Bristol ponders BacVac for downtown litter


Downtown Bristol could be as clean as Walt Disney World.

"If you've ever walked around Disney, it's so clean, as if you're the first person that's ever been there," said Councilman Halsey Herreshoff during a recent Town Council meeting.

"And I think the Town of Bristol can be just as clean."

While the issue of litter in downtown Bristol hasn't been a hot topic, Mr. Herreshoff brought it to the forefront earlier in October, suggesting that the town purchase a littler vacuum to help keep the streets clean.

"Everyone admires Bristol," he said. "If we can make downtown so you can eat off the sidewalk, that would be a wonderful thing. I want to fry an egg off the sidewalk next summer. That would be great."

Mr. Herreshoff suggested the town buy a litter-vac, called a BacVac. The machine is cordless, and can holdup to 100 pounds of trash. The cost is about $2,100 for one.

"It would be taking on some more work, but I think it's doable," said Jim Galuska, head of the Department of Public Works. "I think (we) would see a huge improvement. I don't think it's that bad right now, but there are some areas where we tend to get a lot of coffee cups and cigarette butts."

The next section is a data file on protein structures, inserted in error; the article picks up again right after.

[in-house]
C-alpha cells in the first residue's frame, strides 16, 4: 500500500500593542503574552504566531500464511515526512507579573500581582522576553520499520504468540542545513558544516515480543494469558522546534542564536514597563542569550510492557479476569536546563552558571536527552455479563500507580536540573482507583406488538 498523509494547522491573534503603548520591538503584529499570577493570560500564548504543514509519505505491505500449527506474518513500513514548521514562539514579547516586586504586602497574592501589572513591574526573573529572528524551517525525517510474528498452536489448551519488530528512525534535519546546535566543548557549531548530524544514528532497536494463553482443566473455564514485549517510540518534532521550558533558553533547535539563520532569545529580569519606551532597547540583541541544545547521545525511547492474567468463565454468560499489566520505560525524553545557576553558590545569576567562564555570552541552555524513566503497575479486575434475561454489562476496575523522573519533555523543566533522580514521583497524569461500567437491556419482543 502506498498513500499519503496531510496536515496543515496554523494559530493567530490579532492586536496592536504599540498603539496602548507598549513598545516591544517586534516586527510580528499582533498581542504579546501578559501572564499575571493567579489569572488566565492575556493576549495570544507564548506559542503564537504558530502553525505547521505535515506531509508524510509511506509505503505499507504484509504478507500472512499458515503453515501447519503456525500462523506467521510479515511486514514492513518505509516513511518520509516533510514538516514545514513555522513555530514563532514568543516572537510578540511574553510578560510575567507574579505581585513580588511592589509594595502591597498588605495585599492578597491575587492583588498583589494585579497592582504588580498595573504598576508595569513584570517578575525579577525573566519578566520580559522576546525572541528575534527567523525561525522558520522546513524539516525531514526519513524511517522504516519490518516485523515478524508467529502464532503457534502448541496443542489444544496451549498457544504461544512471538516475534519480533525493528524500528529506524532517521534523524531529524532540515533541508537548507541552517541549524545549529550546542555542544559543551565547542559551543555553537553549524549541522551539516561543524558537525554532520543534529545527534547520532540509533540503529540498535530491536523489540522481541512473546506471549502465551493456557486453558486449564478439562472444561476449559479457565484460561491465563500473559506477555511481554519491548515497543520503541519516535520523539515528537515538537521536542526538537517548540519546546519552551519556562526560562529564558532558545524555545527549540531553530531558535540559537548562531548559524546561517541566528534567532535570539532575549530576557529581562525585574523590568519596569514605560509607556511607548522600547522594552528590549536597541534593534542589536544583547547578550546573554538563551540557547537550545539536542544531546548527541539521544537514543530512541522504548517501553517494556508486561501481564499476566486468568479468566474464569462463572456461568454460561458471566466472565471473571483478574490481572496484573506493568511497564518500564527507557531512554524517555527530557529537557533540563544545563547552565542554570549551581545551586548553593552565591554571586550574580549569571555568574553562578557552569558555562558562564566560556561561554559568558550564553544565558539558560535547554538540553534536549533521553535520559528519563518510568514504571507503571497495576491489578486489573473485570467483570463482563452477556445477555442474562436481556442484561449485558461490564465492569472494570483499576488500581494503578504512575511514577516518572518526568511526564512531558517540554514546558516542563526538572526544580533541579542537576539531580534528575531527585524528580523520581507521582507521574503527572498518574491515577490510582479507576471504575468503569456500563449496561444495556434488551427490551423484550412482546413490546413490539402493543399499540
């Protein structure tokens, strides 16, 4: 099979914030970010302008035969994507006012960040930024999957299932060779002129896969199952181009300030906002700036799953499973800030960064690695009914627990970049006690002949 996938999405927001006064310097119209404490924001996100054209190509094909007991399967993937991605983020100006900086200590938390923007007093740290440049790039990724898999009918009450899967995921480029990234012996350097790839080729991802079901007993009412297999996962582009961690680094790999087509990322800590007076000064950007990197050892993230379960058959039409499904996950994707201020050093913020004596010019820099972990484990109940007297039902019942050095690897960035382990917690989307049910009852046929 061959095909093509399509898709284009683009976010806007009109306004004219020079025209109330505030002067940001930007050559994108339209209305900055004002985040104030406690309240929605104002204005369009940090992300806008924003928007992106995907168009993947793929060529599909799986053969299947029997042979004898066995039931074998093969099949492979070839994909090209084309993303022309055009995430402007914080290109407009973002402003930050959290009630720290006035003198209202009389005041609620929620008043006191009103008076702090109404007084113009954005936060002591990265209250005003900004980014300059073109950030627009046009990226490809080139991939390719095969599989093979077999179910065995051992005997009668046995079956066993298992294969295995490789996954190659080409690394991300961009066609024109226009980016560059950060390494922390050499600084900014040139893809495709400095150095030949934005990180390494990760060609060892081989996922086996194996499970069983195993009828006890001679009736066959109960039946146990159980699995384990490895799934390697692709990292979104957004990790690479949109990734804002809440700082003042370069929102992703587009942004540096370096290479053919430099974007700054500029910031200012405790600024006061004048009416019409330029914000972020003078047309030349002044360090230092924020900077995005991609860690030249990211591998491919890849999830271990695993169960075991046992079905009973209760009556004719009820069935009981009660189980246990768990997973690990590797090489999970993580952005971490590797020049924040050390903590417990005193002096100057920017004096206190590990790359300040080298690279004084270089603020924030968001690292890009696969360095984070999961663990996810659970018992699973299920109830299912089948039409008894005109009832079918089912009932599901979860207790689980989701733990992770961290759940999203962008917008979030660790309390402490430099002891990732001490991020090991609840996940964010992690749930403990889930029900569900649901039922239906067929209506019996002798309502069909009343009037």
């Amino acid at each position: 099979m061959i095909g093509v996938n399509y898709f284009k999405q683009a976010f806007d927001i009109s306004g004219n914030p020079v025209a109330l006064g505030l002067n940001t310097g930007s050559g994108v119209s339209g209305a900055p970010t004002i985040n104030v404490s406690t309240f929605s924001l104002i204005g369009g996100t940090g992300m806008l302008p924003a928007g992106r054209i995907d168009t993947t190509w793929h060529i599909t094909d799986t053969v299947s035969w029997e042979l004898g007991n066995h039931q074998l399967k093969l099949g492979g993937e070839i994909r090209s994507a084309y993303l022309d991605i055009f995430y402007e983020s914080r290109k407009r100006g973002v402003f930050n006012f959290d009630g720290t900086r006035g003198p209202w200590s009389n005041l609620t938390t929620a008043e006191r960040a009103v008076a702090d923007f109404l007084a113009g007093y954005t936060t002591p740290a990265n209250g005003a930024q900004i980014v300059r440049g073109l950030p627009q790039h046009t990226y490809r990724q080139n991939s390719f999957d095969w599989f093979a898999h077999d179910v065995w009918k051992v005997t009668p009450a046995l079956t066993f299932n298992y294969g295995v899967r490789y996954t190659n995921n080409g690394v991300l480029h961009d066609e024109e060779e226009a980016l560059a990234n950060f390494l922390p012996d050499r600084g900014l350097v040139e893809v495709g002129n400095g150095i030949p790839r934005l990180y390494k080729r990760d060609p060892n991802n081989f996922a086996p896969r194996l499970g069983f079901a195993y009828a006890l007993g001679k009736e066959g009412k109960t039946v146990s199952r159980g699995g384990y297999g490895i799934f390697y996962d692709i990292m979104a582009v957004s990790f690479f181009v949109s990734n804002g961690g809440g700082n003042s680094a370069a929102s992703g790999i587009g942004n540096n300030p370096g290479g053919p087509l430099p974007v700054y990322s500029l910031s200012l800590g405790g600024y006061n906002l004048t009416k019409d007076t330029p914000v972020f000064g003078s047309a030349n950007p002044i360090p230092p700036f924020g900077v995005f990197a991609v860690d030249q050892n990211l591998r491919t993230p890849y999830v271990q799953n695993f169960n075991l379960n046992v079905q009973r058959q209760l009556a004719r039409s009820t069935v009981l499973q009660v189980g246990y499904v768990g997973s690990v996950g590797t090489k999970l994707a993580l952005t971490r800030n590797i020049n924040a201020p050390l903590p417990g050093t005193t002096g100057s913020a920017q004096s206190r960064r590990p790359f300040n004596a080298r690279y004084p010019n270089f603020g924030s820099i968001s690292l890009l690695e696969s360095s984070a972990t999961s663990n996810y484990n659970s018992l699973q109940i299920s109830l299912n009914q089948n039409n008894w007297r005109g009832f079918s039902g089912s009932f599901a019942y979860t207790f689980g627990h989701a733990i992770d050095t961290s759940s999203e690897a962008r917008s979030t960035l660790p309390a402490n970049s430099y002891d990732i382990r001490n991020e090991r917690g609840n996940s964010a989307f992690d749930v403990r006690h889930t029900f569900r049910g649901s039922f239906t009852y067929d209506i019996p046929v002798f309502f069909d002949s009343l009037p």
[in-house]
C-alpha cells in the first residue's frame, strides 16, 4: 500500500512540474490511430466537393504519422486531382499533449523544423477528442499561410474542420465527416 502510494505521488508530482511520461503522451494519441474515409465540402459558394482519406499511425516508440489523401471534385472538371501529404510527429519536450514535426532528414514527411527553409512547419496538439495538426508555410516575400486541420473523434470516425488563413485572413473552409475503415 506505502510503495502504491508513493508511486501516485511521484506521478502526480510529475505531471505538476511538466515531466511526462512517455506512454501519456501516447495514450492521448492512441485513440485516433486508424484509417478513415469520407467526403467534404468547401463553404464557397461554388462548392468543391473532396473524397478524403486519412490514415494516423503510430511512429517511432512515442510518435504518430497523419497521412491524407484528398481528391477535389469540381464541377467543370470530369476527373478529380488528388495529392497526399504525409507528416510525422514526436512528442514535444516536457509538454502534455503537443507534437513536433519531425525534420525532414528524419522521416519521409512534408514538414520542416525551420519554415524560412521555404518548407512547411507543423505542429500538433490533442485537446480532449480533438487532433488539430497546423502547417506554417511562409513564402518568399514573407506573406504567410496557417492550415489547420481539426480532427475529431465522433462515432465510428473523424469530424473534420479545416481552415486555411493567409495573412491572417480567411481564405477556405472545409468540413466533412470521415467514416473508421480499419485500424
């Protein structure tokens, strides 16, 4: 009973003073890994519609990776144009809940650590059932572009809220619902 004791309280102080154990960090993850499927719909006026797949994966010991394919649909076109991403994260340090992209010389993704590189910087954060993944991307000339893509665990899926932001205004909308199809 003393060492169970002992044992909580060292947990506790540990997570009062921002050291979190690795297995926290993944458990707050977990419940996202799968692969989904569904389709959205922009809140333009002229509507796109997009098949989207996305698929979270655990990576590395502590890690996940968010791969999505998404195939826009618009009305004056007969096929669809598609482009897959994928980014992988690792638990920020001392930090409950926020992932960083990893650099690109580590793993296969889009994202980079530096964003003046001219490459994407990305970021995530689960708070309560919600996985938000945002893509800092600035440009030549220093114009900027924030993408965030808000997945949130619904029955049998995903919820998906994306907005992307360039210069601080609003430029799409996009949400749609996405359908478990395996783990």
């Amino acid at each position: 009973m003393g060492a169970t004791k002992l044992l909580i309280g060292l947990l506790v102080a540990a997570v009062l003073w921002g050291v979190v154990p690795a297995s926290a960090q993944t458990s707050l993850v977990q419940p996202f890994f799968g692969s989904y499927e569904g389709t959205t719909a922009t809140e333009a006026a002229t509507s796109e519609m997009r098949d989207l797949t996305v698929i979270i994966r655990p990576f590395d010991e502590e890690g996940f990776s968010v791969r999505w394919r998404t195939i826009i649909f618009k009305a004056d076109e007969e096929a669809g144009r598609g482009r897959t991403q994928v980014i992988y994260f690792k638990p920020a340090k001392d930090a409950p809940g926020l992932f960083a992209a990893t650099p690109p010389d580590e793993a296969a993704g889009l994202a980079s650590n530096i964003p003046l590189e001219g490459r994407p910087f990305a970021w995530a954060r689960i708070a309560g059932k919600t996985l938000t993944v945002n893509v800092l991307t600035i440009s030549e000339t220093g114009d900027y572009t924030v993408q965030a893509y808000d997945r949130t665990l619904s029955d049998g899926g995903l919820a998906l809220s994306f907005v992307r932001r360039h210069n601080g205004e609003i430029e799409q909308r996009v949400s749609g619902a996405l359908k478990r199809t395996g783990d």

Mr. Galuska said he'd dedicate an employee for two hours, twice a week, to vacuum the streets. It would not be used to aid in the Fourth of July parade cleanup, he stressed.

"(The parade) would be overwhelming for something like that," he said. "The DPW takes care of the Fourth cleanup. Once the cleanup is done, you'd never know we had had a parade."

Council members are expected to approve funding the vacuum at its next meeting, Nov. 20.


No comments on this story | Please log in to comment by clicking here
Please log in or register to add your comment

2016 by East Bay Newspapers

Barrington · Bristol · East Providence · Little Compton · Portsmouth · Prudence Island · Riverside · Rumford · Seekonk · Tiverton · Warren · Westport
Meet our staff
Jim McGaw

A lifelong Portsmouth resident, Jim graduated from Portsmouth High School in 1982 and earned a journalism degree from the University of Rhode Island in 1986. He's worked two different stints at East Bay Newspapers, for a total of 18 years with the company so far. When not running all over town bringing you the news from Portsmouth, Jim listens to lots and lots and lots of music, watches obscure silent films from the '20s and usually has three books going at once. He also loves to cook crazy New Orleans dishes for his wife of 25 years, Michelle, and their two sons, Jake and Max.